Not all companies need an investment committee. An investment committee is typically composed of members of management and other key employees and its principal role is to focus on a company’s cash flows, liquidity needs and the investment of any excess funds. Some companies with active balance sheets should have an investment committee, in part because it is a convenient way to ensure regular review of the company’s cash balances and investment portfolio and hold appropriate personnel accountable for its financial management. But for many others, the formation of an investment committee will be unnecessary and burdensome. For these companies, however, it is critical to identify which members of management (e.g., the chief financial officer) and other key employees (e.g., VP of finance, controller or treasurer) have the authority and direct responsibility for developing policies and overseeing those risks and ensuring that regular reports are made to the broader management team and, as described below, the board.
The investment oversight personnel or the investment committee should, at least quarterly (or more frequently if circumstances warrant, such as during periods of increased volatility), review the items above based on an updated financial analysis of the relevant balances and benchmarks. The investment oversight personnel or the investment committee should also report to the broader management team following each periodic review.
What kind of oversight should the board have over these issues?
The board is responsible for oversight of the company’s key risks and therefore should regularly review the company’s liquidity profile. We generally recommend that the company’s liquidity be reviewed at the board level at least on a quarterly basis (or more frequently if necessary). In particular, the board should review the risk appetite that guides the strategic direction for the management of financial risk (including asset quality and interest rate risk) and provide credible challenge to, and hold management accountable for, implementing sound principles that facilitate the identification, measurement, monitoring and control of risk. The board should also ensure that the company has sufficient resources to adequately manage this risk, including personnel who have the authority to manage investment risk and the requisite experience (or support from credible external service providers) to do so effectively.
The board may decide to delegate the oversight of these risks to a committee, such as the audit committee or the risk committee, or may instead prefer to review these risks at the full board level. Even if oversight of the company’s liquidity is delegated to a committee, the committee should report to the full board on a regular basis. Thorough record-keeping of board and committee oversight is critical.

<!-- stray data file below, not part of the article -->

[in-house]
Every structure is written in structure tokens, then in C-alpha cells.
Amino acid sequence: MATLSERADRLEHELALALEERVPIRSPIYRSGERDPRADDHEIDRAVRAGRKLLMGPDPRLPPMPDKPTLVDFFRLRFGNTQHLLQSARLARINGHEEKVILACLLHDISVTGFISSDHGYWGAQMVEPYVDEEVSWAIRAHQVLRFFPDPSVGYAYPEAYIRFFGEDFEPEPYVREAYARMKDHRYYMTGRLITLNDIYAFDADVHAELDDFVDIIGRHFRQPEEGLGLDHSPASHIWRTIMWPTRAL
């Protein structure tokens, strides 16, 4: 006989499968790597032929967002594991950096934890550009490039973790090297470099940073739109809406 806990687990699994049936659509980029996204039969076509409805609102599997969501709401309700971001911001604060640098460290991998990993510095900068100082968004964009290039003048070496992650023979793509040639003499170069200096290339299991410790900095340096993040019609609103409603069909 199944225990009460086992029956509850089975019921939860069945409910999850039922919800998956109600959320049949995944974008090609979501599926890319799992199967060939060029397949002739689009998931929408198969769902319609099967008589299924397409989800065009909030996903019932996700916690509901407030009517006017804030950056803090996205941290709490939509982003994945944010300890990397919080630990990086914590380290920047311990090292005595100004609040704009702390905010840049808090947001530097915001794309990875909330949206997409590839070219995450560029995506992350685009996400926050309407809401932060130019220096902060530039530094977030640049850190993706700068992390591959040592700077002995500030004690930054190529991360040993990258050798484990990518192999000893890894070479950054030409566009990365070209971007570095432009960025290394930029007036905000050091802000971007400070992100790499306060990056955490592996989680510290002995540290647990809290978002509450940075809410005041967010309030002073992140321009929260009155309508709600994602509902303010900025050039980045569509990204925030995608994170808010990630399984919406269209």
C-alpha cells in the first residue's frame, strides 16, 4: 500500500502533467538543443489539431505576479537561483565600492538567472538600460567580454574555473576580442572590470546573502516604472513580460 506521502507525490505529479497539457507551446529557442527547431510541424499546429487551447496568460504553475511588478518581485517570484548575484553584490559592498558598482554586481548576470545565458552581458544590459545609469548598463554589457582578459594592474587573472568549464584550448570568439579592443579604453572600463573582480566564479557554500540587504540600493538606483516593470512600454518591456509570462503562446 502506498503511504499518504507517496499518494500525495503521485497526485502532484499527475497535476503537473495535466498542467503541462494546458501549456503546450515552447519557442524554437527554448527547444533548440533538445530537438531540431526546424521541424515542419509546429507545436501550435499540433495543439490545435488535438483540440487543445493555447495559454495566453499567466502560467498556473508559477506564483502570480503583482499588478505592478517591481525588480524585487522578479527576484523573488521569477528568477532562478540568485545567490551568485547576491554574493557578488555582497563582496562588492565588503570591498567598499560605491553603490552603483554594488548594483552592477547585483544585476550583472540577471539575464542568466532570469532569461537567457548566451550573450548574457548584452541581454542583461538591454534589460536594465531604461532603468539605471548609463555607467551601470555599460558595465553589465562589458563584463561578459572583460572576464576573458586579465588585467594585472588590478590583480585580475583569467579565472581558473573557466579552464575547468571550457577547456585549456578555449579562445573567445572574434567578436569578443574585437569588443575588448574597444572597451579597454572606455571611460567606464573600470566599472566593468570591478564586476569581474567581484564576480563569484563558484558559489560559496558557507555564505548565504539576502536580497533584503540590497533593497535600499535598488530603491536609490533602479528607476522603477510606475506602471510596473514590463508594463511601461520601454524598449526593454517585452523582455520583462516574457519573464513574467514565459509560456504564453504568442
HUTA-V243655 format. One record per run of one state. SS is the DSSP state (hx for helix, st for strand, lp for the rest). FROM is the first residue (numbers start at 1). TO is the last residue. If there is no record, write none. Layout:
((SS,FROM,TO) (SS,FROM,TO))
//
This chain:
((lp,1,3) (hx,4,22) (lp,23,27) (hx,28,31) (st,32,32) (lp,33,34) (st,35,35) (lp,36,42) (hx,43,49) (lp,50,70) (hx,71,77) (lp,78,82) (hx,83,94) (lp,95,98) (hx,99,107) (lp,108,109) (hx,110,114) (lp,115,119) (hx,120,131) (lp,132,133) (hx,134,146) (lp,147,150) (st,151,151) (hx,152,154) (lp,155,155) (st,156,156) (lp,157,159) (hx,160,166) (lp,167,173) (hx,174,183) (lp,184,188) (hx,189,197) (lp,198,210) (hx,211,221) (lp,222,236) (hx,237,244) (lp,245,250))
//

How can the legal team help?
The legal team is instrumental in helping to identify key risks, setting up and amending necessary policies and procedures for managing these risks and responding to any crisis, and ensuring that the relevant stakeholders are adequately coordinated.
- Identify the “team”. Overseeing these issues will require a cross disciplinary approach. In addition to the investment oversight personnel or investment committee, key members of finance and legal will play an important role in ensuring that risks are identified and adequately addressed. In the event of a crisis, members from the PR and IR teams will also be critical. Ensure that each of these individuals understands what their key responsibilities are in this regard.
- Review or adopt an investment policy. If your company already has an investment policy, review the policy to ensure the key tasks identified above are addressed. If your company does not have an investment policy, consider, together with other members of management, whether an investment policy or investment committee is appropriate for the company. In the event your company elects to establish an investment committee, ensure it is tasked with the key elements described above.
- Review documentation. Where possible, ensure that all transactions are entered into under industry-standard documentation that includes appropriate termination and netting provisions.
- Pay close attention to default events and other liquidity-related triggers. Collect all relevant agreements and identify the provisions that may be triggered if there is a liquidity event, paying particular attention to default provisions and provisions that trigger consequences in other agreements (and, in particular, the risk of cross-default to third-party agreements which can have a contagion effect).
- Review set off rights. If the company can both owe and be owed money by a particular counterparty or its affiliates at any given time, whenever possible ensure that appropriate set-off rights are in place.
- Consider margin requirements. If any derivatives or securities financing transactions require margin posting, review margining provisions in trading documentation to ensure they are favorable to the company.